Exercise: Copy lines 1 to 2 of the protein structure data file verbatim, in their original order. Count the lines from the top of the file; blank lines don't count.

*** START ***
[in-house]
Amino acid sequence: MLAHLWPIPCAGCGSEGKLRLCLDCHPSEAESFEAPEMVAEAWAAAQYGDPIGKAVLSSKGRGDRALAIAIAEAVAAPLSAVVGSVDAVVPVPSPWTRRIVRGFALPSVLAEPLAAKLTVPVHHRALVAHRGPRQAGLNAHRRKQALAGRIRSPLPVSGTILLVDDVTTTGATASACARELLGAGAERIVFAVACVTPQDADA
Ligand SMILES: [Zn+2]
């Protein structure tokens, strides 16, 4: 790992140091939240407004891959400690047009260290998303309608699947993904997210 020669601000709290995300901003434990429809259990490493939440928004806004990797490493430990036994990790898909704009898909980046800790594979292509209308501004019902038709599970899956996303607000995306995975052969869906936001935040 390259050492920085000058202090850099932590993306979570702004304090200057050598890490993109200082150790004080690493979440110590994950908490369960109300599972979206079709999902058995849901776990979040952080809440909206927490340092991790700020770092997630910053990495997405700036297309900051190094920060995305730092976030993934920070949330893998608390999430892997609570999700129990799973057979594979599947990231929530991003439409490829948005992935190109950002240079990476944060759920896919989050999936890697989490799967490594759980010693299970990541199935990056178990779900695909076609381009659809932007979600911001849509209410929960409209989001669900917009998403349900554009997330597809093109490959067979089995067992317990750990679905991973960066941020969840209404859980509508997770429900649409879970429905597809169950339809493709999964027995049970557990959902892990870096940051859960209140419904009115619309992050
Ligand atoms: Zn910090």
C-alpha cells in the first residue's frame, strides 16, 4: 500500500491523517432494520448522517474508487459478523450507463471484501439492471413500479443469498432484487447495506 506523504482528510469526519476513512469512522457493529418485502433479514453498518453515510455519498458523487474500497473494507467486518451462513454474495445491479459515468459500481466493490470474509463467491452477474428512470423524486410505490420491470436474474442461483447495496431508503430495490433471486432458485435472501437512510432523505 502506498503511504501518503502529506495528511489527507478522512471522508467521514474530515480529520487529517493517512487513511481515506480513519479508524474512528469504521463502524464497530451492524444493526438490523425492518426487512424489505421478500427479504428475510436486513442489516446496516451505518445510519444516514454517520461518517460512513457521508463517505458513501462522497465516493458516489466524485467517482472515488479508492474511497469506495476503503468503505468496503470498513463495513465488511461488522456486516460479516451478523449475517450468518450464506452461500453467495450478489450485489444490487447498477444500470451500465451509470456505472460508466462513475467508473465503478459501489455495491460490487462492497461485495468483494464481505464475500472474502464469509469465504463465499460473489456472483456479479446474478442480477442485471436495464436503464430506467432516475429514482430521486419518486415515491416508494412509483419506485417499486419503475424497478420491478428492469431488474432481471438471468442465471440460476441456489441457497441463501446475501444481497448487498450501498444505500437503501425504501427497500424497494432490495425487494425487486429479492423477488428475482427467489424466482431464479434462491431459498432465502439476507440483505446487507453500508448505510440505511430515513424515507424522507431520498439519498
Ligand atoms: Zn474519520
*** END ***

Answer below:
[in-house]
Amino acid sequence: MLAHLWPIPCAGCGSEGKLRLCLDCHPSEAESFEAPEMVAEAWAAAQYGDPIGKAVLSSKGRGDRALAIAIAEAVAAPLSAVVGSVDAVVPVPSPWTRRIVRGFALPSVLAEPLAAKLTVPVHHRALVAHRGPRQAGLNAHRRKQALAGRIRSPLPVSGTILLVDDVTTTGATASACARELLGAGAERIVFAVACVTPQDADA